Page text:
Anna-Liisa Heusala, 2017

norms and ethics

This course introduces the students to key changes in the Russian government system during major transformation periods.

The course introduces the students to the historical developments in Russian government and the use of the liberal-democratic model as a comparative tool. In addition, the students focus on what, how and why global indicators of governance shape wider understandings of Russia and its position vis-á-vis global normative and ethical standards.

The student acquires an ability to examine how Russian government has developed vis-à-vis the liberal-democratic model, and an understanding of global indicators of governance, specifically focusing on good governance, the rule of law and corruption indicators, and Russia’s position in these global indicators. The student gains an understanding of how the global indicators of governance are produced, disseminated and contested and their implications for understanding societal transformation and modernization processes in Russia. The student gains skills and knowledge to situate and analyse Russia´s governance trajectories in a global context.

Enrol
13.8.2019 at 09:00 - 2.9.2019 at 23:59

Timetable

Russian transitions and the liberal-democratic model (Anna-Liisa Heusala), 2.9.2019, 10:15-11:45
Imperial Russian government (Anna-Liisa Heusala), 5.9.2019, 10:15-11:45
Soviet model of government (Anna-Liisa Heusala), 9.9.2019, 10:15-11:45
Post-Soviet Russian government (Anna-liisa Heusala), 12.9.2019, 10:15-11:45
Global indicators of governance and Russia (Rustam Urinboyev), 16.9.2019, 10:15-11.45
Seminar, presentation of individual works (Anna-Liisa Heusala), 19.9.2019, 9:15-11:45
Exam in the class, based on course literature, 23.9.2019, 10:15-11:45

DateTimeLocation
Mon 2.9.2019
10:15 - 11:45
Thu 5.9.2019
10:15 - 11:45
Mon 9.9.2019
10:15 - 11:45
Thu 12.9.2019
10:15 - 11:45
Mon 16.9.2019
10:15 - 11:45
Thu 19.9.2019
09:15 - 11:45
Mon 23.9.2019
10:15 - 11:45

Material

Course readings:

https://www.constituteproject.org/constitution/Russia_2008.pdf

http://www.worldbank.org/en/publication/wdr2017, pages 1-37 and 83-101

Brovkin, Vladimir N. (2003), Corruption in the 20th Century Russia, Crime, Law & Social Change 40: 195–230.

Heusala, Anna-Liisa (2013), Changes of Administrative Accountability in Russian Transitions, Review of Central and East European Law 38 (3-4): 267-293.

Kahn, Jeffrey (2006), The Search for the Rule of Law in Russia, 37 Georgetown Journal of International Law 37(2): 353-409.

Küpper, Herbert (2013), The Concept of Multilayered Statehood in the System of Russian Federalism, Review of Central and East European Law 38: 239-266.

Additional readings:

Carrère d´Encausse, Hélène (1980), Confiscated Power: How Soviet Russia Really Works. Harper Row.

Pomeranz, William E. (2019), Law and the Russian State: Russia´s Legal Evolution from Peter the Great to Vladimir Putin. Bloomsbury Academic.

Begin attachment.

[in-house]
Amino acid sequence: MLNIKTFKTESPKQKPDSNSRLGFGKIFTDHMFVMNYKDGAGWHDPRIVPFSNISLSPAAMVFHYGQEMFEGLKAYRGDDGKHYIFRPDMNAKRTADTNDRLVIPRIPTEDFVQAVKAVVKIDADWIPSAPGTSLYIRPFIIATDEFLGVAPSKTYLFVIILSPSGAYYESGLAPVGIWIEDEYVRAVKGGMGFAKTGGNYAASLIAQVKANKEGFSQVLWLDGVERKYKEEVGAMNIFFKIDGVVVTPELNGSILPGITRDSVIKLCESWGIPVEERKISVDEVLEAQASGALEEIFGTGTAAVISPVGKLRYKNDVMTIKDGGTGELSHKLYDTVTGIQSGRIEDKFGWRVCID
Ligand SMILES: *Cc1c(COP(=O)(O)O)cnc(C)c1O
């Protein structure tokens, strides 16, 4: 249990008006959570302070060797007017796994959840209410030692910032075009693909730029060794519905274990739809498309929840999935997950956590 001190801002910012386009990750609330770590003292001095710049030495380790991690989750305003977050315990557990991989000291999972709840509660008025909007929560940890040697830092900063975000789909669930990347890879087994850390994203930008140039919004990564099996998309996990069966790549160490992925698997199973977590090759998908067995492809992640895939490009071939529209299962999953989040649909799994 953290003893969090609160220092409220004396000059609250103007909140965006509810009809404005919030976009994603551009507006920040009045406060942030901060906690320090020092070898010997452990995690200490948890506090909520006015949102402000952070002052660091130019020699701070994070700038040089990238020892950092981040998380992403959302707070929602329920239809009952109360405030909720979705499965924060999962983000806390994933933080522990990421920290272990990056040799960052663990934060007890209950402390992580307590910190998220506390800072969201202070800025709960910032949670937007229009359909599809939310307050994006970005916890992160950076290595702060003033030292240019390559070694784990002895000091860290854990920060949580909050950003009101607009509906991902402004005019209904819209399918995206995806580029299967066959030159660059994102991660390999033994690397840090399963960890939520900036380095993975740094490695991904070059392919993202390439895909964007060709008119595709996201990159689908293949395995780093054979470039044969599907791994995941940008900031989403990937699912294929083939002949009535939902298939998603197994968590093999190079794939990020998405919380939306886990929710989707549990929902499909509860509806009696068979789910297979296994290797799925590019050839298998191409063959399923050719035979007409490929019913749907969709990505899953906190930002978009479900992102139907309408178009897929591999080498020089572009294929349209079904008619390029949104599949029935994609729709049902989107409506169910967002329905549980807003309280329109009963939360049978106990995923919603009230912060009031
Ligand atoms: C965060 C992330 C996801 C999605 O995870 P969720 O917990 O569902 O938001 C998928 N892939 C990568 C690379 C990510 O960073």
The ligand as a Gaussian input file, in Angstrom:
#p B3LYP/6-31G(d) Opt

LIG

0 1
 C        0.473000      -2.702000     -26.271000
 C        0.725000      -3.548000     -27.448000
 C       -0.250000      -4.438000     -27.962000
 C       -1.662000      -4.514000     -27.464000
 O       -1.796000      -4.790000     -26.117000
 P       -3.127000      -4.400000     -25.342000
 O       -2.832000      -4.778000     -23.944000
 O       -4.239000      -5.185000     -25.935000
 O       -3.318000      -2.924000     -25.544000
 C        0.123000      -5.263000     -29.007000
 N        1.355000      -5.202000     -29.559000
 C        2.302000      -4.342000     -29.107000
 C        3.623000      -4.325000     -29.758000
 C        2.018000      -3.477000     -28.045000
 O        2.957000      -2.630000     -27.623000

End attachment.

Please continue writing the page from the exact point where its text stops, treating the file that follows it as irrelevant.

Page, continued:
Rowney, Don Karl and Huskey, Eugene (eds.) (2009), Russian Bureaucracy and the State: Officialdom from Alexander III to Vladimir Putin. Palgrave Macmillan.

Conduct of the course

Learning goals:

The student acquires an ability to examine how the Russian government has developed in major historical transformations in relation to the liberal-democratic model of government. The student gains an understanding of current global indicators of governance, specifically focusing on good governance, the rule of law and corruption indicators, and Russia’s position in these global indicators. The student learns how the global indicators of governance are produced, disseminated and contested and what are the implications for understanding societal transformation and modernization processes in Russia. The student gains skills and knowledge to situate and analyse Russia´s governance trajectories in a global context.

Teaching materials:

Materials and the list of required literature will be provided in MOODLE course page.

Activities:

The course will be based on lectures and assignments.

Assessment:

The assessment of the course is based on participation, producing essay(s) and in-class exam. The grading of the course is 0-5.

Description

Compulsory for students in Master´s programme in Russian Studies. Optional for all students of University of Helsinki including exchange students.

Orientation to Russian Studies and Methods and Theories for students in Russian Studies Master´s programme.

Student identifies normative and ethical questions that are connected to global challenges. Student is able to relate different disciplinary based approaches to the topic. Student understands multi-/interdisciplinary approach in practice and is able to recognize different disciplinary approaches in the analysis norms and ethics in the context of Russia.

First year/period I or II.

This course takes a normative and ethical perspective asking “why?” questions, i.e. why global challenges of resilience and sustainability are imperative for all nations, including Russia.

List of required literature can be given in advance. Literature and other materials can be delivered in the course.

The course will be based on lectures and/or group work. The group work can be organised on the basis of problem-based learning.

The assessment of the course is based on participation and/or producing essay(s) and/or learning diary and/or group works. The grading of the course is 0-5.

Contact teaching. Compulsory attendance during the entire course.